Definitely Maybe: Europe’s moment of solidarity

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This could be a strong European moment. A moment where people understand how important it is to have European friends who support each other, a moment when you share vital information, expertise and supplies, a moment when you realise how a fundamental crisis can be managed much better through cooperation and solidarity. The Corona crisis can lead to such a European moment. A moment in which individual Europeans realise how vital the European Union actually is, a Union which so often comes across as faraway, grey and technocratic but which is there when disaster strikes, almost like a good insurance.

But so far this has not been a European moment. National leaders have taken the initiative and do whatever it takes to protect their citizens against the virus. Their approaches might differ in terms of public health responses, but they are surprisingly consistent when it comes to protecting the national interest. Where is Europe? Where is the EU? I am worried about the implications of this for the future of Europe.

Talking to friends in Italy who feel neglected by Europe, seeing grand national speeches by Prime Ministers, Presidents and Chancellors who find the right words while European politicians seem on mute, seeing Chinese and Russian solidarity airplanes landing in Italy with much needed medical supply and staff, I feel frustrated. Might this be Europe’s titanic moment?

I do hope not. There is too much at stake, well beyond the current crisis. Over the last 75 years Europe has managed to reinvent itself as a collaborative power, a sharing society of some sort, and this has served us Europeans, and the rest of the world, well. Remember, we used to be the continent which spread wars, hatred and colonisation. We cannot afford a rollback. Europe is too big to fail. We need to do whatever it takes to keep the sentiment of European cooperation and solidarity intact.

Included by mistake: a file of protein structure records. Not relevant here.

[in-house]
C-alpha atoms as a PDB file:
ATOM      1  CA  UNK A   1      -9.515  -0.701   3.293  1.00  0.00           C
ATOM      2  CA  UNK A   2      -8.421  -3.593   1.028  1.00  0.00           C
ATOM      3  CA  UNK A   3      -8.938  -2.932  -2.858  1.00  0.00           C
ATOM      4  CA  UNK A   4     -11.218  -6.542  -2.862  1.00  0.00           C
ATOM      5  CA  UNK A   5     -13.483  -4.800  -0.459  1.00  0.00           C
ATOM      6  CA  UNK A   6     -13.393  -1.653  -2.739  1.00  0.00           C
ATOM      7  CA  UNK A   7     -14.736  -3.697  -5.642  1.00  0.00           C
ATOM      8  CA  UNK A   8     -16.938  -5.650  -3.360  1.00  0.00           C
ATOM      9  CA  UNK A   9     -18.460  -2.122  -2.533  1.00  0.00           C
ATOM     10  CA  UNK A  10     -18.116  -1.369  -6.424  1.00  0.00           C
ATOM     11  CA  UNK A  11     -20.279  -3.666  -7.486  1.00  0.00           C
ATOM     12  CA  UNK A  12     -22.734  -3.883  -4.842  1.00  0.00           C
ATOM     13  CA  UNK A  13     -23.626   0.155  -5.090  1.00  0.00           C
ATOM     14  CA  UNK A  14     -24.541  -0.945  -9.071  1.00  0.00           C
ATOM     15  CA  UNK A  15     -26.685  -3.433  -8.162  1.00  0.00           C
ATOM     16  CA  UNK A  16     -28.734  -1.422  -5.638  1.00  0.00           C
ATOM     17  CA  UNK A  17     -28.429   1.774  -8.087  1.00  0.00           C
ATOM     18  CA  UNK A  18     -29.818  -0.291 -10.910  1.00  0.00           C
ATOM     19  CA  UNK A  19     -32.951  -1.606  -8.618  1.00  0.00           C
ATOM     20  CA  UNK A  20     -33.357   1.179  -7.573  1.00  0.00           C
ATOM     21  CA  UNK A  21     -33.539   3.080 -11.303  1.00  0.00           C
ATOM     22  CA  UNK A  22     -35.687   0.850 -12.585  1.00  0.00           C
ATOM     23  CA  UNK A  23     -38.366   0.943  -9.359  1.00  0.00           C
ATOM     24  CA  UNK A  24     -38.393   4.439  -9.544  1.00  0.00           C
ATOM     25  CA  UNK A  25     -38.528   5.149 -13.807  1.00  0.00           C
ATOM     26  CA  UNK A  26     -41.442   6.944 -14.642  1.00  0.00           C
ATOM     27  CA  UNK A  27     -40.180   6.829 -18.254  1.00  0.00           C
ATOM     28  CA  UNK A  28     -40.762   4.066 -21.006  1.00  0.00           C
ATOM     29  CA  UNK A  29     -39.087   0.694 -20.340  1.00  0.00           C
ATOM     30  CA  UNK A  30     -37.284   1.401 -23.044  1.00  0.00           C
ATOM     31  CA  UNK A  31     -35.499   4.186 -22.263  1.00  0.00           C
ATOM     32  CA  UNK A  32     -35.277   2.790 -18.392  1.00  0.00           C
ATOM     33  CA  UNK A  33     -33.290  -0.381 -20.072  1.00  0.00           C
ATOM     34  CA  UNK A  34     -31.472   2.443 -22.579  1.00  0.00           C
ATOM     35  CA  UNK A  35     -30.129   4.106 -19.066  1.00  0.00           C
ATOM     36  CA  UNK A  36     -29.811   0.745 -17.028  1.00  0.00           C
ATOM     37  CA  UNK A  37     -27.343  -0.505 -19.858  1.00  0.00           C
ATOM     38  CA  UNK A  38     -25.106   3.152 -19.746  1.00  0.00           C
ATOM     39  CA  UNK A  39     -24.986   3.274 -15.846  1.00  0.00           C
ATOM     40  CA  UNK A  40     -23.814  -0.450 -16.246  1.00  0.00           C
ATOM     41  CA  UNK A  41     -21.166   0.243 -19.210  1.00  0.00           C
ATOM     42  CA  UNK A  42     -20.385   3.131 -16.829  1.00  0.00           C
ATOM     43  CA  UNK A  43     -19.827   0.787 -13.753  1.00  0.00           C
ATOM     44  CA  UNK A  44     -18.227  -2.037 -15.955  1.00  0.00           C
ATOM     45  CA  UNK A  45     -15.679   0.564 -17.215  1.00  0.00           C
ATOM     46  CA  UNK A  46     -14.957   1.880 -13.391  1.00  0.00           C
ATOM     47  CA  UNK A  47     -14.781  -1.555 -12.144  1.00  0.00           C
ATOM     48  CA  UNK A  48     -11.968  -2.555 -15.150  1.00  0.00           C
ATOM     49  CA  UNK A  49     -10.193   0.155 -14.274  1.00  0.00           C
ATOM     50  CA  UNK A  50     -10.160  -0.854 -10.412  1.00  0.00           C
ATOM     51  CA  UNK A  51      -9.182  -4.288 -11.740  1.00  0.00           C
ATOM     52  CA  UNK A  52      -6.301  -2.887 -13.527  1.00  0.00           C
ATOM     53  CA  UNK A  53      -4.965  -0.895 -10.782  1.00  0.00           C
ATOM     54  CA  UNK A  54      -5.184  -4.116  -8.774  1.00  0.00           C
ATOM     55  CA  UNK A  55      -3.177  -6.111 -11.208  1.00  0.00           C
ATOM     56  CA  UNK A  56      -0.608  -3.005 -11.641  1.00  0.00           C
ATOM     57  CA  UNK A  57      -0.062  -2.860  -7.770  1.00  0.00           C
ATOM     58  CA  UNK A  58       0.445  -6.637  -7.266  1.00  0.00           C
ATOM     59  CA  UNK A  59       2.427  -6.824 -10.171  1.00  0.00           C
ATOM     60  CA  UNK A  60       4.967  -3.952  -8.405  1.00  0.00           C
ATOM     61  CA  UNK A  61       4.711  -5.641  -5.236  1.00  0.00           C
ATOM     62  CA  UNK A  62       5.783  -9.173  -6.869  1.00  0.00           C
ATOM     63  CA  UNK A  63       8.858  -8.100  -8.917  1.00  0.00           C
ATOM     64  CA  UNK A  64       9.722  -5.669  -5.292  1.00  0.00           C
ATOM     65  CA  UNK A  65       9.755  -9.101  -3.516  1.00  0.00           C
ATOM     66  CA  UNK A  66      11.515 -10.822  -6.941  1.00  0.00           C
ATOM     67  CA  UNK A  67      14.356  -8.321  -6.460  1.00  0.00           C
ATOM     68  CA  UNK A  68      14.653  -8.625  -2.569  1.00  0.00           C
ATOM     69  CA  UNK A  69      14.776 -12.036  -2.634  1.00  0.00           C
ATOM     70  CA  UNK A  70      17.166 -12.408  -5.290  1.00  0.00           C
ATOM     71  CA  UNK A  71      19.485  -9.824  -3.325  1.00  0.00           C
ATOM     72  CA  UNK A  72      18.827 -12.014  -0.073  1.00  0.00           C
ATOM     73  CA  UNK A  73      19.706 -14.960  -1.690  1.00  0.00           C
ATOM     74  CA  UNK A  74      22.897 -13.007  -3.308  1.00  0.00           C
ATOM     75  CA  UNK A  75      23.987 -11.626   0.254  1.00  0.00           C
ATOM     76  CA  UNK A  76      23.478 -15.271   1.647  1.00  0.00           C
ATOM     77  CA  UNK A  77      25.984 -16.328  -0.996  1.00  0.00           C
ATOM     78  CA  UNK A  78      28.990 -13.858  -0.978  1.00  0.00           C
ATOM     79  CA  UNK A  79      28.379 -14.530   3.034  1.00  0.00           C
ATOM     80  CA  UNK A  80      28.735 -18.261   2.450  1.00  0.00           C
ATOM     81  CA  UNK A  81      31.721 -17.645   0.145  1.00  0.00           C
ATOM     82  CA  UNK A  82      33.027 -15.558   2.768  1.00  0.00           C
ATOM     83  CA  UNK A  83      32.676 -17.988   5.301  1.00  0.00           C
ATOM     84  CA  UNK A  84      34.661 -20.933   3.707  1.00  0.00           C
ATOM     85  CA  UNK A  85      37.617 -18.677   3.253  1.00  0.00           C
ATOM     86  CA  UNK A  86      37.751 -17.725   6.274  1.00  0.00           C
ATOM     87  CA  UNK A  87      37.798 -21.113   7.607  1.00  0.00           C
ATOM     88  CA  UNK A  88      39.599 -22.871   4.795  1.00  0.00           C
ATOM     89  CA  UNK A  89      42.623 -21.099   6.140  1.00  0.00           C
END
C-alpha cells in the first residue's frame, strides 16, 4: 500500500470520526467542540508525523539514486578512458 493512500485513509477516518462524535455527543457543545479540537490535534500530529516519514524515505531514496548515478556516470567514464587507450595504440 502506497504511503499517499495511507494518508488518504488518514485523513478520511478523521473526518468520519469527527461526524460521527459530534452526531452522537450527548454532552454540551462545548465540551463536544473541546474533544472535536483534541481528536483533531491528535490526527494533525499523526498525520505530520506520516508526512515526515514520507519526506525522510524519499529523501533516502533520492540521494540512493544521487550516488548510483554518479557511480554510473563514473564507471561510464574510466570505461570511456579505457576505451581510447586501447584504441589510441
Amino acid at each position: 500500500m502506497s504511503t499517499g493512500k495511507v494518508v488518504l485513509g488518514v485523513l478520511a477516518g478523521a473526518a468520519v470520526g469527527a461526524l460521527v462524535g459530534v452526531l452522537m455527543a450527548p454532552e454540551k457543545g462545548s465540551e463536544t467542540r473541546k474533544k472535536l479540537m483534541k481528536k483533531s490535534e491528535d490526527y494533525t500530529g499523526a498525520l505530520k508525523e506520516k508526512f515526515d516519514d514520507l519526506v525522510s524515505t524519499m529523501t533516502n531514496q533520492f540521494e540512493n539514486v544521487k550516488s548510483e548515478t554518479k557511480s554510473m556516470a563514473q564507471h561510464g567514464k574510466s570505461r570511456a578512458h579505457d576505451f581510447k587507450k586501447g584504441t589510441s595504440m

And there is hope. Citizens reach out to each other, practice small and often imaginative human gestures of everyday solidarity. This unites us, across balconies, social networks, cities and countries. It is human hope and shared culture without much ado that makes us feel together and that is all worth while! This is the culture of solidarity we ought to grow out of this crisis. This is a European moment, a European moment of solidarity, a European moment of citizens.

At the European Cultural Foundation we have decided to bet on this moment and have set up a new Culture of Solidarity Fund to which we have dedicated a significant amount of our 2020 budget. This fund will support big and small initiatives which grow a European culture of Solidarity, support partners and grantees in a flexible manner in the redesign of their activities in response to the Coronacrisis, support new imaginative ways of sustaining people-to-people contacts and human interaction across European borders in times of travel restrictions and social distancing.

This can and must be a moment of European Philanthropy. This is the time that foundations in Europe should come together and collaborate for the benefit of everybody facing this enormous challenge and by uniting beyond borders and sectors.

If you are interested to share experiences, skills and/or resources, please let us know. Also, if you want to join our Culture of Solidarity Fund, please do. It’s open. We are just a Zoom call away.

More information on the Culture of Solidarity Fund here.

 

Illustration by Dan Perjovschi.

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